And yet, it also had the germ of a story I still wanted to tell. So after years of writing patient progress notes, journal articles, and some angsty poetry in long hidden away journals, I decided to write the story that eventually became THE WINGS OF WINTER, finishing it in 2005. That novel, less horrible than the handwritten chapters I had come across in cleaning out the basement a year earlier, is 'trunked' on my computer's hard drive, waiting for my willingness to burn it down to the ashes and start again someday. Since then, I have written 7 more novels, hundreds of blog posts, hundreds of poems, and dozens of short stories and in some way, every time I sit down to write, it feels like a 'first.' (See my post on the beginner's mindset.)
But when I think of first stories, what I think about is not what I have written, but the stories we tell ourselves even before we think of putting pen to paper.
The stories we convince ourselves are true about us--the deepest part of us. The stories we choose to believe, that shape the face we show the outside world. The stories that limit the full expression of who we can be.
The first story I turned into a kind of terrible truth was that my voice wasn't important. That other people had better things to say and more interesting lives. That if I spoke out, I risked the outside world's ridicule. And because I believed it, it became reality. I kept my silence, locked my words in notebooks no one read, kept my self hidden, too, believing that I wasn't good enough.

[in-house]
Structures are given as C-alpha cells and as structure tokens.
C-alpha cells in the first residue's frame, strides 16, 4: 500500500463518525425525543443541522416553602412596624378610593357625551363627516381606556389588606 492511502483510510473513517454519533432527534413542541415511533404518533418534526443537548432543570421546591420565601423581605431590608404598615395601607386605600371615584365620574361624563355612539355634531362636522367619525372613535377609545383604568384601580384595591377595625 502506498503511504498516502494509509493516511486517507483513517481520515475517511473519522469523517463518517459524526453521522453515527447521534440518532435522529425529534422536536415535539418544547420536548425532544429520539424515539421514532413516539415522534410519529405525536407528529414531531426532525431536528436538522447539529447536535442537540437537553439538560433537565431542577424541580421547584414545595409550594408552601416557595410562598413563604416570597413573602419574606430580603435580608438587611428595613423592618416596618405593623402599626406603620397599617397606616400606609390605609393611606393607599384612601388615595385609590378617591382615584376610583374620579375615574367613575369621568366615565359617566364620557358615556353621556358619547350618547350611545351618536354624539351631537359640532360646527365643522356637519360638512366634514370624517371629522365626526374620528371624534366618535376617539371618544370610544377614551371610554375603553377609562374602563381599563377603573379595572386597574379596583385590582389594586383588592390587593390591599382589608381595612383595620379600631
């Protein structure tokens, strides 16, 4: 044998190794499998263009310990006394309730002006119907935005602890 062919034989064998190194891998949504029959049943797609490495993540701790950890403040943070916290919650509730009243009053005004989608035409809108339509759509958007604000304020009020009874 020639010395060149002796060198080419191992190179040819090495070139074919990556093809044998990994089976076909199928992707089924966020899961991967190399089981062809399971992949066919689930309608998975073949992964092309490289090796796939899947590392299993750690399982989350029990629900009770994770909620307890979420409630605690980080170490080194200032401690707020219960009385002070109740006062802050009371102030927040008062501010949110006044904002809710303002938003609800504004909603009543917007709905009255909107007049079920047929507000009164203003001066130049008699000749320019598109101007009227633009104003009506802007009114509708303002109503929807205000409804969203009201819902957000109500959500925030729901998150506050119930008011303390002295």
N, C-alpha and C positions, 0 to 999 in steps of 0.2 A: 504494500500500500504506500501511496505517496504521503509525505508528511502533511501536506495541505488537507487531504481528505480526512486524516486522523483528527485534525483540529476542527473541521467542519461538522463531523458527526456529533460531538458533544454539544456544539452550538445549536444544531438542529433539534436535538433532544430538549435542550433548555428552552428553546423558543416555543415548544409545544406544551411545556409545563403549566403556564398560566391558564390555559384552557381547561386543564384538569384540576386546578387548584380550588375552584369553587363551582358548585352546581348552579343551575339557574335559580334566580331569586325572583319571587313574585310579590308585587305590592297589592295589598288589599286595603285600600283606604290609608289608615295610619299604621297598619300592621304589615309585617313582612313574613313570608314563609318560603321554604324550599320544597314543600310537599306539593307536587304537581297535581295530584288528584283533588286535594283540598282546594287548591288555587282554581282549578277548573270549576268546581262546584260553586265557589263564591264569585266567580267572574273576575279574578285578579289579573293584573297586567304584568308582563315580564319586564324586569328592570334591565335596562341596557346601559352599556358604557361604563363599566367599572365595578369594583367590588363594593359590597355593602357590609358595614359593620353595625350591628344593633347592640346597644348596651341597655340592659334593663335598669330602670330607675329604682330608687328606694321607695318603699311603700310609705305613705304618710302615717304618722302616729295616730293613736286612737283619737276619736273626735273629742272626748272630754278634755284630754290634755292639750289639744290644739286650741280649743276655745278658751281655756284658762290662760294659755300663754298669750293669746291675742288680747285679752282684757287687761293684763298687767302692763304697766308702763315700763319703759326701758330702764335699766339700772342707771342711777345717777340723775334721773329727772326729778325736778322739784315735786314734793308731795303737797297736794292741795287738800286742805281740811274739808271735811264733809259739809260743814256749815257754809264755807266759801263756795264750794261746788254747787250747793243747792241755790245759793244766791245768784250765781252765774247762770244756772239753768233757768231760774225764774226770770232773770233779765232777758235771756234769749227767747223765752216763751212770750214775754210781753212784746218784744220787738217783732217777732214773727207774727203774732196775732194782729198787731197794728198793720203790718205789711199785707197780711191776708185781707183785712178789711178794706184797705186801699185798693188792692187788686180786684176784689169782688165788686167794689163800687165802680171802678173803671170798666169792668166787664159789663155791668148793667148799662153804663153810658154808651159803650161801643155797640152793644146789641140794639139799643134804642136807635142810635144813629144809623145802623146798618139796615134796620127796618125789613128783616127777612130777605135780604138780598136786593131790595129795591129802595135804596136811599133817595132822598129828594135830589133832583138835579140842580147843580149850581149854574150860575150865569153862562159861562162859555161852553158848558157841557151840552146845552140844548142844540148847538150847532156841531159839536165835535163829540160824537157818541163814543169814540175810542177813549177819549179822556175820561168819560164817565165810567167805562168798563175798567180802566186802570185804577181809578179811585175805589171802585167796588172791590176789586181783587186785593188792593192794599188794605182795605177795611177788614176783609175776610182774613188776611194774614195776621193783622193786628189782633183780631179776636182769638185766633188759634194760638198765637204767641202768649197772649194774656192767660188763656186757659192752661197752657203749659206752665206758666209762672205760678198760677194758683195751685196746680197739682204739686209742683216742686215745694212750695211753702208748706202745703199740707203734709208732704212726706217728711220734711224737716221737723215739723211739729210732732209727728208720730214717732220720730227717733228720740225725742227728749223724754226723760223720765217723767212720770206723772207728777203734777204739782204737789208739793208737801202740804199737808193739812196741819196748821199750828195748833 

When I was a senior in college, a friend urged me to submit some of my poetry to the Dean's Prize in creative literature. I don't know what possessed me--probably because I just wanted her to stop bugging me about it--but I typed up a few poems and submitted them. I only entered the contest because I KNEW I had no chance to win. So there was no risk of rejection: I had already rejected myself.
When a slim envelope came in the mail, I nearly didn't bother opening it. It would just be confirmation of what I already understood. But masochist that I was, I figured I should read the rejection letter.
Inside was a letter of congratulations and a check for some crazy sum of money--maybe $150 or so (this was in 1984, so I really don't remember the amount.) I had won the Dean's prize for a poem I had written called "To An Artist on Cadman Plaza West." During the summer prior, I had to drive over the Brooklyn Bridge for work and would see this young man in a little triangle of land in the tangle of on and off ramps to the bridge. He stood there day after day with an easel and would sketch amid the chaos. It moved me and so I wrote the poem for him.
I still remember staring at that letter, convinced they had made some clerical error. That my rejection letter had gotten slipped in someone else's envelope. But it was my poem they chose and in that moment, the story I had clung to for so long became a fiction I no longer had to believe.
In that moment, I could create a new story.
My own story.
It may have taken me a few decades after that to open my heart to my identity as a writer, but I trace my current self--my writer self-- to that moment. Not of reading the prize letter, because that was something outside of me, but that moment when I chose to believe in my voice and in who I would become.
What is your 'first story'? And is it one you want to keep retelling?
Today’s post was inspired by the topic “First Stories”– February’s topic and theme in the Merry-Go-Round Blog Tour — an ongoing tour where you, the reader, travel around the world from author’s blog to author’s blog. If you want to get to know nearly twenty other writers and find out their thoughts on first stories, check out the Merry-Go-Round Blog Tour. You can find links to all of the posts on the tour by checking out the group site.